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Sweden has a way of triggering people. It represents everything we’re supposed to do or everything we’re not supposed to do. It is the welfare state at its best or multiculturalism at its worst. True to form, or contrary to form, Sweden is now setting off everyone in its handling of the coronavirus. 

Unlike most of the developed world, including neighboring Norway or Denmark, Sweden has kept its elementary schools running and allowed most its businesses, including restaurants and bars, to remain open. Travel in and out of the country remains possible for E.U. nationals. And social distancing remains, for the most part, voluntary, provided the group in question has fewer than 50 people. In short, Sweden has refused to join the rest of us in a lockdown.

This has caused a lot of traditional Sweden lovers and Sweden bashers to trade places. Much of the MSNBC left, which normally loves Sweden, now shakes its head. Much of the Fox News right, which often scorns Sweden, is now a fan

Populists on both sides are critical, with the populist left interpreting Sweden’s response as an outgrowth of a cold-blooded neoliberalism (market efficiencies over humanity) and the populist right seeing it as an outgrowth of a fanatical globalism (loose borders over health). To be sure, these are broad stereotypes with huge exceptions (some populists love what Sweden is doing and some Fox News types hate it), but they’re useful as a big picture.

Meanwhile, many of those on the establishment right are now looking to Sweden as a role model of keeping the show going and letting commerce proceed. “Sweden has courageously decided not to endorse a harsh quarantine, and consequently it hasn’t forced its residents into lockdown,” wrote John Fund and Joel Hay in National Review. “Sweden is developing herd immunity by refusing to panic.”It’s understandable that people have strong reactions to Sweden’s experiment. After all, every fight we have over how some other country has been handling this crisis is a fight we’re having with ourselves about how to handle it.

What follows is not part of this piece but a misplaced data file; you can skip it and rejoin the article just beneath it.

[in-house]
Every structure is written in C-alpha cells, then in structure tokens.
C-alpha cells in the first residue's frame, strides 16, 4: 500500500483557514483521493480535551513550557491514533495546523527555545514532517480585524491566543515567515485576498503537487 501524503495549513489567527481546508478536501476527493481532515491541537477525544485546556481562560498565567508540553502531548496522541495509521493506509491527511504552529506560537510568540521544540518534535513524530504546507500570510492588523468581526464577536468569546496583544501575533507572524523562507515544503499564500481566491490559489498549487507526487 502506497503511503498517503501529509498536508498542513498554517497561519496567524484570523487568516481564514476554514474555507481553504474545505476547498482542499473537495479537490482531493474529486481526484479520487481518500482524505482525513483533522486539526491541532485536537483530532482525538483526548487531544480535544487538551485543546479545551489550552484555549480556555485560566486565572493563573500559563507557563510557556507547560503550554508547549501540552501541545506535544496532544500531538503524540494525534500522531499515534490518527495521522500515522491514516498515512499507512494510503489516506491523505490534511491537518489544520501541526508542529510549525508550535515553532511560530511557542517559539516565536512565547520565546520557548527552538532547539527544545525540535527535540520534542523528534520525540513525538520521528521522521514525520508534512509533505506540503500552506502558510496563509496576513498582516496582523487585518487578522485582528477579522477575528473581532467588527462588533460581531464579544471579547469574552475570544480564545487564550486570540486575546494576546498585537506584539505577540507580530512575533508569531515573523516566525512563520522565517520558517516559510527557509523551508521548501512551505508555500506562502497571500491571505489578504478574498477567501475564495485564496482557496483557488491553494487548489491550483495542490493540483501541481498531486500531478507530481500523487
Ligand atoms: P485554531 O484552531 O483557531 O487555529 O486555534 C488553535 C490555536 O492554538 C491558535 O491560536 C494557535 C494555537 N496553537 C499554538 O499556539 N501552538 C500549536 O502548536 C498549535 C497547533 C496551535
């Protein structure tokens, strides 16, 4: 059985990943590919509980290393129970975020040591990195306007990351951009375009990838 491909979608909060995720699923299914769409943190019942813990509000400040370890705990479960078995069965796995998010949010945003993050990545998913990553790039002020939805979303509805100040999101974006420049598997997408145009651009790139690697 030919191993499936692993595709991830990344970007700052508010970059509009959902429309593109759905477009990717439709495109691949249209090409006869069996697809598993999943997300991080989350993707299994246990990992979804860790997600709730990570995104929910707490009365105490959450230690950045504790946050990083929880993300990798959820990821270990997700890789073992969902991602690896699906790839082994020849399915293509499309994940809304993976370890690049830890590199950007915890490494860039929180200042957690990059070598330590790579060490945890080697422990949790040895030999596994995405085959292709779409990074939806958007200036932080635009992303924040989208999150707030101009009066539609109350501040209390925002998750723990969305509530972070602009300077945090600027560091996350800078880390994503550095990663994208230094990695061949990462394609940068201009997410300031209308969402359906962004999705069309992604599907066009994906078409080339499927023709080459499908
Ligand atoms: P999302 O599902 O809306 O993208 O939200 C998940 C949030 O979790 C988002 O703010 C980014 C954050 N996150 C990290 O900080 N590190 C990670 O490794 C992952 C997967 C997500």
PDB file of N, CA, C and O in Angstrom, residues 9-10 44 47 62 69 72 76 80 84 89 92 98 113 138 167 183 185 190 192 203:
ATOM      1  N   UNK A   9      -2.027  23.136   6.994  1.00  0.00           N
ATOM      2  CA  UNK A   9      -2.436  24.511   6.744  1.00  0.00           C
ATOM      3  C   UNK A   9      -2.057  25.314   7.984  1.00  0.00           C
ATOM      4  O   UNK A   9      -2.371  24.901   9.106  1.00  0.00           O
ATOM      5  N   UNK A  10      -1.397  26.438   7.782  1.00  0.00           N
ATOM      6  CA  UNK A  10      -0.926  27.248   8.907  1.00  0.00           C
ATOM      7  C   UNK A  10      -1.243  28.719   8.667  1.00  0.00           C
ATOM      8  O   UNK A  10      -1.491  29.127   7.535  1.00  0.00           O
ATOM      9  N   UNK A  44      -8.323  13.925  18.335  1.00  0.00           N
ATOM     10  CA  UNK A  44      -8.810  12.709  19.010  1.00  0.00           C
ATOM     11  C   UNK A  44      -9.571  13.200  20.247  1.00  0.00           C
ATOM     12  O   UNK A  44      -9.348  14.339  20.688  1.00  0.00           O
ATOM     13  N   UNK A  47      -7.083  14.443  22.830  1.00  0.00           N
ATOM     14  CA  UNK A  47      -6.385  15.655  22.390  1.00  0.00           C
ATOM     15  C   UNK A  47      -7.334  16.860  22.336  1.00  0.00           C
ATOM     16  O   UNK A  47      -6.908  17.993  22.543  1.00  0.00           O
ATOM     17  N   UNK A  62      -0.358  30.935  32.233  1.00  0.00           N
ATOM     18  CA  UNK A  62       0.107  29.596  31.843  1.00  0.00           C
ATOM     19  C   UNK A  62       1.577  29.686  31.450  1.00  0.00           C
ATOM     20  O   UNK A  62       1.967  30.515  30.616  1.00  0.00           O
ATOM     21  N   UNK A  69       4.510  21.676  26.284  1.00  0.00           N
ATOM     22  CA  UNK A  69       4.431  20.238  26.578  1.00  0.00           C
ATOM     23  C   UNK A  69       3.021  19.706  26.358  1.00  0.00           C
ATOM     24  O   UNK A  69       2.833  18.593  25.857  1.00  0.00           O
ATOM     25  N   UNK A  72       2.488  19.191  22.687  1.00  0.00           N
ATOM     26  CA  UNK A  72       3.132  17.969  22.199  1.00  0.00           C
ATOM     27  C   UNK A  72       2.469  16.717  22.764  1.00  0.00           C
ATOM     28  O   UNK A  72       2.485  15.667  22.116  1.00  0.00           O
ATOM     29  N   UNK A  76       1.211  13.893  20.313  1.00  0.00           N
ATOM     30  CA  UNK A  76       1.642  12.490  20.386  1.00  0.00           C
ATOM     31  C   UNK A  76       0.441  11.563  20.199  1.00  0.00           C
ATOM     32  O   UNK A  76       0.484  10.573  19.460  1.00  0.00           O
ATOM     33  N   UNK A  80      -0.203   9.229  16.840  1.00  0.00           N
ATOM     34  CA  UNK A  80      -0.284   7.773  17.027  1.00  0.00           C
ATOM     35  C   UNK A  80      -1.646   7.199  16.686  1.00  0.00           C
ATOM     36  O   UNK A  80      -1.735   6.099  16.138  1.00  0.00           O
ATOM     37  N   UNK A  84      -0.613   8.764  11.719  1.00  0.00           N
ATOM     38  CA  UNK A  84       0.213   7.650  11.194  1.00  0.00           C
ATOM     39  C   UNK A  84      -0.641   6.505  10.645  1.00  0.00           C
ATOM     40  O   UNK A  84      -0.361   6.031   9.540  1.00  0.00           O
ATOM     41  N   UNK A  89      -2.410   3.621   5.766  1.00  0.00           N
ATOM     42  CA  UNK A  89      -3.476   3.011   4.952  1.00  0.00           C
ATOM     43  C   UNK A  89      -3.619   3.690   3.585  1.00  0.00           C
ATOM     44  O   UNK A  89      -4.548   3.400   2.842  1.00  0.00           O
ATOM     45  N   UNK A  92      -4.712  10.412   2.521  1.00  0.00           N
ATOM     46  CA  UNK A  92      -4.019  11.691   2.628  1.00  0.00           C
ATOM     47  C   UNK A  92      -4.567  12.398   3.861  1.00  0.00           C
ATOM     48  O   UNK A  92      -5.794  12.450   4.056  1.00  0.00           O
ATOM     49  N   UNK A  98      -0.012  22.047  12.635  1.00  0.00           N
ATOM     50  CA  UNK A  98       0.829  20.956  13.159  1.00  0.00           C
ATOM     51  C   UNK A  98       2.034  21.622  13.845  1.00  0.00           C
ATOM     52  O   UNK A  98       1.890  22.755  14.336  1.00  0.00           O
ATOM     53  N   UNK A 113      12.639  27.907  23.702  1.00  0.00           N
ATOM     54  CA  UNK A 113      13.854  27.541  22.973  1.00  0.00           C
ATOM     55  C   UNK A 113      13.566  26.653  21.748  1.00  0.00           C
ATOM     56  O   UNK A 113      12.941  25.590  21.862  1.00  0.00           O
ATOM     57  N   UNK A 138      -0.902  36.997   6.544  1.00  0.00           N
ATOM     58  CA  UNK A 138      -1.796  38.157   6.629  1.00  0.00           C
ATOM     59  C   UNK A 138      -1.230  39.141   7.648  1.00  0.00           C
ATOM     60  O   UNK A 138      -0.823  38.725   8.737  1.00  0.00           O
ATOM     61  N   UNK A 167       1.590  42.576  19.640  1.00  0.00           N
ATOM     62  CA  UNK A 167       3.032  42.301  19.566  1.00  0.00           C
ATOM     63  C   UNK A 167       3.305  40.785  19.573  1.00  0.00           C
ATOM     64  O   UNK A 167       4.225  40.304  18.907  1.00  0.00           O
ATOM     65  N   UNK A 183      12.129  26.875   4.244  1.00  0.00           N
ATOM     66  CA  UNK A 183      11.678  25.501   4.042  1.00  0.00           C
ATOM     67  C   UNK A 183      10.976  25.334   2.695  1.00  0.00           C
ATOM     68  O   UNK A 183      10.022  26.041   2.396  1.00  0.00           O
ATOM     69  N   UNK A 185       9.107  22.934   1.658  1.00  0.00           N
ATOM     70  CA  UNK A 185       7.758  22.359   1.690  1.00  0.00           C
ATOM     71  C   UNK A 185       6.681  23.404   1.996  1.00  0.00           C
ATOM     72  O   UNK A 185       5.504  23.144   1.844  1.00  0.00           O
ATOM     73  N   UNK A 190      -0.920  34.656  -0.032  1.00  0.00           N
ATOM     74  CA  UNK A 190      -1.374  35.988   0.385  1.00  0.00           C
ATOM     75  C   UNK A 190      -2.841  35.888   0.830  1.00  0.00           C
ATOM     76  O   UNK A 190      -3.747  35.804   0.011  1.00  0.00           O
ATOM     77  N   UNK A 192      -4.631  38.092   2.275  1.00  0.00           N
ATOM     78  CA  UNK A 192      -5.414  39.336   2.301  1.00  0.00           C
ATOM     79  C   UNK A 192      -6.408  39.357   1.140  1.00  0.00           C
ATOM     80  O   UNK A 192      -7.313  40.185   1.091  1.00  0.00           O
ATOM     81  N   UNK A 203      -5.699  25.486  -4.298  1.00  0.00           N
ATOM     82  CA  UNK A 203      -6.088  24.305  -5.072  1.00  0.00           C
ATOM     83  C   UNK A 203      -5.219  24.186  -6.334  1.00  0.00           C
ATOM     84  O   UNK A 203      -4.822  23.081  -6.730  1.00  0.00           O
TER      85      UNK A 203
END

Have we gone too far or not far enough? Should we try to push cases to zero or just flatten the curve? What happens if we loosen up sooner rather than later? How many deaths is a growing economy worth? But all of the baggage we bring to our conceptions of Sweden—if we happen to have conceptions of Sweden—gets in the way of giving its policies a fair appraisal. 

Whatever comes of Sweden’s approach, it’ll have something to teach us about the spread of this disease. So let’s try to understand what’s behind it and what we’re seeing. To start with, it’s a myth that Sweden is doing nothing about the virus. 

Most Swedes have changed their habits a lot. Schools for older kids are closed, as are universities. People are working from home, when they can, and the elderly are being urged to keep to themselves. Gatherings of over 50 people are prohibited, and ski resorts are closed. Restaurants and bars are allowing table service only, and grocery stores are installing glass dividers between customers and cashiers. People who go to Stockholm may be stunned to see bars and cafés with customers, but they’re seeing only the Swedes who choose to run higher risks. They’re not seeing all the Swedes who are staying home.